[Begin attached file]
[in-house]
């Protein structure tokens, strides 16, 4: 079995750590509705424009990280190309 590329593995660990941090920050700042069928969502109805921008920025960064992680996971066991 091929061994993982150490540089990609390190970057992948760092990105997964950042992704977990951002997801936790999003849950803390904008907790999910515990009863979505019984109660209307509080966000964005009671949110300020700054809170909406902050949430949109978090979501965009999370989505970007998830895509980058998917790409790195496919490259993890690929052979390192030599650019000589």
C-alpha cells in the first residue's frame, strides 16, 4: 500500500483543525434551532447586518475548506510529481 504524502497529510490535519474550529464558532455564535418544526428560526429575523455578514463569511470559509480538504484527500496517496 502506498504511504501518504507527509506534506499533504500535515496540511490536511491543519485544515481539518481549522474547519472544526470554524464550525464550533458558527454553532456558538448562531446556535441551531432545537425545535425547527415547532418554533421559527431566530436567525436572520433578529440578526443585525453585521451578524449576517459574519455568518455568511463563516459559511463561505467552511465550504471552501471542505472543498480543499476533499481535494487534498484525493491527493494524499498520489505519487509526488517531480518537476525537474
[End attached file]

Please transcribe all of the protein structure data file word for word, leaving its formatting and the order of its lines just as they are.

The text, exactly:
[in-house]
């Protein structure tokens, strides 16, 4: 079995750590509705424009990280190309 590329593995660990941090920050700042069928969502109805921008920025960064992680996971066991 091929061994993982150490540089990609390190970057992948760092990105997964950042992704977990951002997801936790999003849950803390904008907790999910515990009863979505019984109660209307509080966000964005009671949110300020700054809170909406902050949430949109978090979501965009999370989505970007998830895509980058998917790409790195496919490259993890690929052979390192030599650019000589």
C-alpha cells in the first residue's frame, strides 16, 4: 500500500483543525434551532447586518475548506510529481 504524502497529510490535519474550529464558532455564535418544526428560526429575523455578514463569511470559509480538504484527500496517496 502506498504511504501518504507527509506534506499533504500535515496540511490536511491543519485544515481539518481549522474547519472544526470554524464550525464550533458558527454553532456558538448562531446556535441551531432545537425545535425547527415547532418554533421559527431566530436567525436572520433578529440578526443585525453585521451578524449576517459574519455568518455568511463563516459559511463561505467552511465550504471552501471542505472543498480543499476533499481535494487534498484525493491527493494524499498520489505519487509526488517531480518537476525537474